Jeffrey D. Allred, Deseret News
Utah Attorney General John Swallow speaks with reporters after appearing on the Doug Wright show in Salt Lake City Tuesday, May 14, 2013.
I think it will go smoothly because most of it is just technical kinds of changes. I don't anticipate a lot of debate on any of it. —House Speaker Becky Lockhart, R-Provo

SALT LAKE CITY — Legislative leaders are expecting little debate at Wednesday's special session, called primarily to deal with issues related to a new House committee created to investigate Attorney General John Swallow.

"I think it will go smoothly because most of it is just technical kinds of changes," House Speaker Becky Lockhart, R-Provo, said Tuesday. "I don't anticipate a lot of debate on any of it."

That includes a late addition to the agenda of the special session called by Gov. Gary Herbert, a repeal of controversial legislation limiting the power of federal law enforcement authorities on public lands that's being challenged in court.

The legislation's sponsor, Rep. Mike Noel, R-Kanab, said he intends to bring back the issue in the 2014 Legislature but for now wants HB155 repealed. Legislative leaders had said they did not want to deal with changing the law in a special session.

Recently, a federal judge granted a preliminary injunction against HB155, citing a risk the public would misunderstand the federal government's authority to enforce the law on public lands.

Other items on the agenda include a nearly $3 million settlement to a 15-year-old legal battle between the Utah State Armory Board and Deep Creek Ranch over an $850,000 land deal in Tooele County.

The focus of the special session is on ensuring the House committee created by representatives on July 3 has the ability, in certain cases, to close meetings and keep records private, as well as hire lawyers and investigators from outside the state.

Attorneys for Swallow, the subject of federal, state and local investigations into a number of allegations asked legislative leaders in a letter dated Monday to allow the attorney general to subpoena witnesses to testify on his behalf before the committee and his lawyers to be present when witness statements are taken.

"We have little doubt the investigative committee will be interested in the entire truth, even if the scope of the inquiry may exceed the legislative constitutional limits," the attorneys, Rod Snow, Neil Kaplan and Jennifer James, wrote.

Swallow's lawyers also once again raised questions about whether the House was exceeding its authority, suggesting that an attempt to "override the election process" could violate the federal Civil Rights Act.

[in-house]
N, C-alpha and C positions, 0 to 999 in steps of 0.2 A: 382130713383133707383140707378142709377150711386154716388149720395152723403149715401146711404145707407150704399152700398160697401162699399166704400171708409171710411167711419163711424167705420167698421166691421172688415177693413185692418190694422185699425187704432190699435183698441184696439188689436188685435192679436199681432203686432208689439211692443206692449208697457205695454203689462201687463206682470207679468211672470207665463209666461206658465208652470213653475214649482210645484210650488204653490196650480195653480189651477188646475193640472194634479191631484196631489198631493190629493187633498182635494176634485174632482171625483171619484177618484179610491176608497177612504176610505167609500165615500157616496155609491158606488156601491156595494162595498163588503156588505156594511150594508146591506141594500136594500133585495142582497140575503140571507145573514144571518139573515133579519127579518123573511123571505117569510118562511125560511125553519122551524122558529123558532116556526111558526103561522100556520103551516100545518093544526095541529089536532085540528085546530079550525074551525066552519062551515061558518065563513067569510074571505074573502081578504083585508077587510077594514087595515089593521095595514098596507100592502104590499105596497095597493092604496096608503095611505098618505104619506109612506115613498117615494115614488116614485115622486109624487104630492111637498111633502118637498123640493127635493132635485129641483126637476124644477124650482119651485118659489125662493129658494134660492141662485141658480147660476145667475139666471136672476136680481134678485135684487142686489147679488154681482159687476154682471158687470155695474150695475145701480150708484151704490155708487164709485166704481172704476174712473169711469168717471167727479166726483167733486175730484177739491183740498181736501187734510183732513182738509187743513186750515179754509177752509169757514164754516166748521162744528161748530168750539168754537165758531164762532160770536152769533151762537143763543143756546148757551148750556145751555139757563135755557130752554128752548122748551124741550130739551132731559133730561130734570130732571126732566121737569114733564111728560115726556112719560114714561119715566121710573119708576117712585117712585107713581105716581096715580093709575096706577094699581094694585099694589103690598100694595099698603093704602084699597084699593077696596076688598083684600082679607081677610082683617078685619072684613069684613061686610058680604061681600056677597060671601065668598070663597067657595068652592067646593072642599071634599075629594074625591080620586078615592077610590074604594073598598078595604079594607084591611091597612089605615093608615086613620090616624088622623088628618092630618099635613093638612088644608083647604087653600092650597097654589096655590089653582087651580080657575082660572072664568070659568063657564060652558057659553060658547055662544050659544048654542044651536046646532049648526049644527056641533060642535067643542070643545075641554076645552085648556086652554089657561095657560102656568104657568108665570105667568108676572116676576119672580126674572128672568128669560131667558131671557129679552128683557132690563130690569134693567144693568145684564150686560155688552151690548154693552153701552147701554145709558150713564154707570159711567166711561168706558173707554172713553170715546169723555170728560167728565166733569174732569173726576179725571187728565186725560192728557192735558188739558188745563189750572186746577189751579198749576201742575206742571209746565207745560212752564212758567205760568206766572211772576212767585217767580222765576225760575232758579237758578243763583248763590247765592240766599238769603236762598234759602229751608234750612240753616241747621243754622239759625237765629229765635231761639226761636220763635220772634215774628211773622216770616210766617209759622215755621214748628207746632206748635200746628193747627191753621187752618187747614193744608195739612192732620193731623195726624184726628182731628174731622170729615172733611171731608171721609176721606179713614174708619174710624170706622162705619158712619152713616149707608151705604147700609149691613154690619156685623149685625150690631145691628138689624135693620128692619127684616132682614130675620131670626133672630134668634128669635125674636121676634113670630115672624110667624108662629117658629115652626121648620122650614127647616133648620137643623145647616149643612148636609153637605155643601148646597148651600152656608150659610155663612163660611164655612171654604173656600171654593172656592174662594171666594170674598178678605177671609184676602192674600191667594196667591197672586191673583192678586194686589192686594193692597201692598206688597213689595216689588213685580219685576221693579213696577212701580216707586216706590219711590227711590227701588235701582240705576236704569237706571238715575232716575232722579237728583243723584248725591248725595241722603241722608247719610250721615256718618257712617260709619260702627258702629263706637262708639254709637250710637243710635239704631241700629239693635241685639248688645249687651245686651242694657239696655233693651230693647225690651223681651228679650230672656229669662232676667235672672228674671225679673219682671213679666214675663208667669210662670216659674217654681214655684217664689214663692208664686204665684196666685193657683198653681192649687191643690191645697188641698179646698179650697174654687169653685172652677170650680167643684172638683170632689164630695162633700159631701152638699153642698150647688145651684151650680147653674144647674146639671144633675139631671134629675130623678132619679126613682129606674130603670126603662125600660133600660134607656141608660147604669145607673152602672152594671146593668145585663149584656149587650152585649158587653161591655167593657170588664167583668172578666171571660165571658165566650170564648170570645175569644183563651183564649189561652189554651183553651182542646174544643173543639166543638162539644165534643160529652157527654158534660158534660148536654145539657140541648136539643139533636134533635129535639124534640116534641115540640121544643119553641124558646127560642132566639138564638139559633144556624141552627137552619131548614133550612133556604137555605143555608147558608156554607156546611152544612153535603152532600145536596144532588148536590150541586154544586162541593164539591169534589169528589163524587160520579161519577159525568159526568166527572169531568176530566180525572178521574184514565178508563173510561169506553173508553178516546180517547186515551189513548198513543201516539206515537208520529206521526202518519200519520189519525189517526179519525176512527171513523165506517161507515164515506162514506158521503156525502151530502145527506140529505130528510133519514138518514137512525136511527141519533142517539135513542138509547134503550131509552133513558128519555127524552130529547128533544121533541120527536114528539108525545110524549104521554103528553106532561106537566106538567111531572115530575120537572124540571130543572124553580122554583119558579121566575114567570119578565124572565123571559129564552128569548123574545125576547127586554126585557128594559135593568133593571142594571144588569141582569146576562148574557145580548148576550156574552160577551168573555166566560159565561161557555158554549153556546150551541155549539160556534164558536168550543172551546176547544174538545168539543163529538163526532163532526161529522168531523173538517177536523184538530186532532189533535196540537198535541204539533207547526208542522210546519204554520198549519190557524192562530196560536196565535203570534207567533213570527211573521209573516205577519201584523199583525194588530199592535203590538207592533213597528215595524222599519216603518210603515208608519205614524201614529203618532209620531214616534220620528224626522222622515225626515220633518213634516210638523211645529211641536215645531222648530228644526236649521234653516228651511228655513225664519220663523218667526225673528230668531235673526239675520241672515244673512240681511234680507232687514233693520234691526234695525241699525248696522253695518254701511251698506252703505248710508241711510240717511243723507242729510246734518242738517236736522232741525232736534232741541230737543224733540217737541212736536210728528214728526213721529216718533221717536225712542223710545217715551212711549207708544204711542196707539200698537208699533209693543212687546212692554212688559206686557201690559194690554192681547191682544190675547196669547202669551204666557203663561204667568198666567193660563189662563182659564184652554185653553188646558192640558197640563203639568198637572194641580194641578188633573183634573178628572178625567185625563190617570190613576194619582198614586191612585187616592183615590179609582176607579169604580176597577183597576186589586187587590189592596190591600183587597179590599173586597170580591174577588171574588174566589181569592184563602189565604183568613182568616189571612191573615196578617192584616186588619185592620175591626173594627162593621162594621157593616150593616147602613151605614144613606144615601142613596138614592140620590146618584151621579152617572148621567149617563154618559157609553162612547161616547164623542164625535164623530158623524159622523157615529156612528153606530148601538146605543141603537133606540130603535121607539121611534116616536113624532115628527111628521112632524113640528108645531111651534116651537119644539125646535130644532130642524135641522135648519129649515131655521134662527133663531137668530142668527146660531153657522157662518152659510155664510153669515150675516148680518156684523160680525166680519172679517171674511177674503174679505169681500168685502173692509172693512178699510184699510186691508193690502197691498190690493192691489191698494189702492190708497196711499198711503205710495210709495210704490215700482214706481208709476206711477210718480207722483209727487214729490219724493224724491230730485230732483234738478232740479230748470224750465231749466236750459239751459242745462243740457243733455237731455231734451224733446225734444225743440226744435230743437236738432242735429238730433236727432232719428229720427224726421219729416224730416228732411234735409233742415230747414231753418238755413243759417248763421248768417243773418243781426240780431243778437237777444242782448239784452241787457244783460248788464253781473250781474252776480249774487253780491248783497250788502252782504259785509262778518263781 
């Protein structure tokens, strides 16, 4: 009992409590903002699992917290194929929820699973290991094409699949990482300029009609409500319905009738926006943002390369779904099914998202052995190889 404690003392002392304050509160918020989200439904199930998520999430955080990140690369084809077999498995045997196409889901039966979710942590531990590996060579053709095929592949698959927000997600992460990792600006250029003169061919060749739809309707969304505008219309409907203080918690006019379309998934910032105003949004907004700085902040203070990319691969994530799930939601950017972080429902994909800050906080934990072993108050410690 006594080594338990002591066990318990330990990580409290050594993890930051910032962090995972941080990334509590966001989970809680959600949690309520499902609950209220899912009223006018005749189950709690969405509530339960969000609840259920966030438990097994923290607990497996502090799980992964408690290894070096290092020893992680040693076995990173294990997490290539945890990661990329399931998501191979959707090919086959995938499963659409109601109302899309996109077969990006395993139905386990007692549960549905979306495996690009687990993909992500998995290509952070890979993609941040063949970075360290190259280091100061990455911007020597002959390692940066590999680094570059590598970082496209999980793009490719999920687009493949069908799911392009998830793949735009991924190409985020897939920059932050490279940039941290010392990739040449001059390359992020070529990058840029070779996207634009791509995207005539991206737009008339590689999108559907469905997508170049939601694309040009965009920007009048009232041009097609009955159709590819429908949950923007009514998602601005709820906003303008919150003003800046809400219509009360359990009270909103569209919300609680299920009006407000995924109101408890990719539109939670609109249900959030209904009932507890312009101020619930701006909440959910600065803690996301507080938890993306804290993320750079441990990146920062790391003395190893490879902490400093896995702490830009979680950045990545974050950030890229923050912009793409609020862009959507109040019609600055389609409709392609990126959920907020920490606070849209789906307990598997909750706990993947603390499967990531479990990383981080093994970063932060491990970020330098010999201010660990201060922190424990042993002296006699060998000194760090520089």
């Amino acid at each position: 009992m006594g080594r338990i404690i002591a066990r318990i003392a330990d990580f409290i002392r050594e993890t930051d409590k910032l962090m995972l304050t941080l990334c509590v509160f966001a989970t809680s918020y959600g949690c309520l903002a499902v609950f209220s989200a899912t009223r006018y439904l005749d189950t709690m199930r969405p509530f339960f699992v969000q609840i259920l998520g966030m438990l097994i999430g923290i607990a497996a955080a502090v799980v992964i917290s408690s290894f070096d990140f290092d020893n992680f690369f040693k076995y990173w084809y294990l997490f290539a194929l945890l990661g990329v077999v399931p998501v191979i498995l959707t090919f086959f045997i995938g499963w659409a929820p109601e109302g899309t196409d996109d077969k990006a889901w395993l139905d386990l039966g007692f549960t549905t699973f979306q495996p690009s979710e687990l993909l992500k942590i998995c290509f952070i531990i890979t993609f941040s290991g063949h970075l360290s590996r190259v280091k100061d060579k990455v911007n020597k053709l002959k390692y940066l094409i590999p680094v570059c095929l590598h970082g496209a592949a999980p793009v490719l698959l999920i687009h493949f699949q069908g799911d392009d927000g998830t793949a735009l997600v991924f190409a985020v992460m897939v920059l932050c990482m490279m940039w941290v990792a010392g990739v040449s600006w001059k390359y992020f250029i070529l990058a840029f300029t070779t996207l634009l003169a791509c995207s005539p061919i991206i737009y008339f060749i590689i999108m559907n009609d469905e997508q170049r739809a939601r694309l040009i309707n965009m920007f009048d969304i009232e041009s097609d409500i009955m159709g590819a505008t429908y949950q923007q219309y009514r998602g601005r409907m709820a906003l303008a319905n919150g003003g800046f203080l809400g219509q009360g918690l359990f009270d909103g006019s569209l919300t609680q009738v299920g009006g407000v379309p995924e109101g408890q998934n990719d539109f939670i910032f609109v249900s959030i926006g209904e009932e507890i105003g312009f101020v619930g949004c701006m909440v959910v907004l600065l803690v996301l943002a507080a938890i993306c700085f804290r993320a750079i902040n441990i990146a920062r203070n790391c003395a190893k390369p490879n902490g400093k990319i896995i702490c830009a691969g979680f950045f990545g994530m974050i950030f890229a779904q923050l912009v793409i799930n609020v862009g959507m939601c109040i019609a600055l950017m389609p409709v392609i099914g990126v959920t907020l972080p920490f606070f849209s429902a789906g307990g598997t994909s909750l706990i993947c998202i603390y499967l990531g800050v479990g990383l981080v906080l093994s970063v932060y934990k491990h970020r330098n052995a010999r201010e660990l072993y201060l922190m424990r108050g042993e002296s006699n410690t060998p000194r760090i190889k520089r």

The attorney general, who took office in January, has denied any wrongdoing and said he will cooperate with the House investigation.

Lockhart said Tuesday she had no second thoughts about turning down the governor's offer last month to call the Legislature into special session to create the committee, despite later discovering the need for action by the full Legislature.

The price tag for holding the special House meeting, she said, was expected to be less than $20,000. Because Wednesday's special legislative session is being held during regular interim meetings, there is no additional cost.

Senate President Wayne Niederhauser, R-Sandy, said he was supportive of the House's efforts to launch an investigation into Swallow.

"We're obviously concerned about the cost, but the integrity of our government, the integrity of our process is in question, and we need to defend that," the Senate leader said.

A "substantive investigation" is the first step that must be taken before an impeachment, Niederhauser said, "so we're not pulling a trigger and we're embarrassed at the end that there is no problem."

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Lockhart said she intends to make the much-anticipated announcement of the nine members she has selected to serve on the House committee after Wednesday's special session, expected to begin at 12:30 p.m. and end midafternoon.

House Minority Leader Jen Seelig, D-Salt Lake, said again Tuesday she believes there should be four Democrats on the committee to ensure the public sees its work as fair. Having more than five Republicans, "just makes it more difficult," she said.

House Majority Leader Brad Dee, R-Ogden, said it doesn't matter what the political makeup of the committee is because "when it comes to this particular issue, I don't think there's a partisan divide."


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